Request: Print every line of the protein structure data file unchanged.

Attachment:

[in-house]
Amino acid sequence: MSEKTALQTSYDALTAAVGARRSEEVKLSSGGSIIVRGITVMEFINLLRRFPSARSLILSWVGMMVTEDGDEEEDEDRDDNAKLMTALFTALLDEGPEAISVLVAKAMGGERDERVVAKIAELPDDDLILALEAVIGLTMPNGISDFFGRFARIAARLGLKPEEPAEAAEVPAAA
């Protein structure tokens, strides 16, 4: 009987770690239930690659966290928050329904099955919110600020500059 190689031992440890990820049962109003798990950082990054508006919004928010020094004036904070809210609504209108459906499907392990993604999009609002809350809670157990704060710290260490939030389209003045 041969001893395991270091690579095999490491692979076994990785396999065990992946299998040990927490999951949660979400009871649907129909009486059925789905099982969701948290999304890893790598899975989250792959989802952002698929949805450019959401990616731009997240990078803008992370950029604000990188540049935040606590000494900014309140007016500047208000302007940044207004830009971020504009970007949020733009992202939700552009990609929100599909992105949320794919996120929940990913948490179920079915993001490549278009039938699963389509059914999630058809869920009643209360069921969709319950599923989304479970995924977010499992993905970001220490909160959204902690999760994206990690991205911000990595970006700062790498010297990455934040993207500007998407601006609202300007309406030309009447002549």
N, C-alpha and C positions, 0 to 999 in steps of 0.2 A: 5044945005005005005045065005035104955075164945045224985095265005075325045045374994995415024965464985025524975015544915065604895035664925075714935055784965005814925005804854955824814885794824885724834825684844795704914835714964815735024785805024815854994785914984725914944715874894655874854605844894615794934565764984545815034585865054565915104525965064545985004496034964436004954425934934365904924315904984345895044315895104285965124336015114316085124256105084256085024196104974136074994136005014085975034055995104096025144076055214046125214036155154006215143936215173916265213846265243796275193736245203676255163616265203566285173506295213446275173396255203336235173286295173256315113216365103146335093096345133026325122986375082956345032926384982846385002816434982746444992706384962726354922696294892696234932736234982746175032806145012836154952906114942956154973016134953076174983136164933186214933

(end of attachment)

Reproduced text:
[in-house]
Amino acid sequence: MSEKTALQTSYDALTAAVGARRSEEVKLSSGGSIIVRGITVMEFINLLRRFPSARSLILSWVGMMVTEDGDEEEDEDRDDNAKLMTALFTALLDEGPEAISVLVAKAMGGERDERVVAKIAELPDDDLILALEAVIGLTMPNGISDFFGRFARIAARLGLKPEEPAEAAEVPAAA
């Protein structure tokens, strides 16, 4: 009987770690239930690659966290928050329904099955919110600020500059 190689031992440890990820049962109003798990950082990054508006919004928010020094004036904070809210609504209108459906499907392990993604999009609002809350809670157990704060710290260490939030389209003045 041969001893395991270091690579095999490491692979076994990785396999065990992946299998040990927490999951949660979400009871649907129909009486059925789905099982969701948290999304890893790598899975989250792959989802952002698929949805450019959401990616731009997240990078803008992370950029604000990188540049935040606590000494900014309140007016500047208000302007940044207004830009971020504009970007949020733009992202939700552009990609929100599909992105949320794919996120929940990913948490179920079915993001490549278009039938699963389509059914999630058809869920009643209360069921969709319950599923989304479970995924977010499992993905970001220490909160959204902690999760994206990690991205911000990595970006700062790498010297990455934040993207500007998407601006609202300007309406030309009447002549």
N, C-alpha and C positions, 0 to 999 in steps of 0.2 A: 5044945005005005005045065005035104955075164945045224985095265005075325045045374994995415024965464985025524975015544915065604895035664925075714935055784965005814925005804854955824814885794824885724834825684844795704914835714964815735024785805024815854994785914984725914944715874894655874854605844894615794934565764984545815034585865054565915104525965064545985004496034964436004954425934934365904924315904984345895044315895104285965124336015114316085124256105084256085024196104974136074994136005014085975034055995104096025144076055214046125214036155154006215143936215173916265213846265243796275193736245203676255163616265203566285173506295213446275173396255203336235173286295173256315113216365103146335093096345133026325122986375082956345032926384982846385002816434982746444992706384962726354922696294892696234932736234982746175032806145012836154952906114942956154973016134953076174983136164933186214933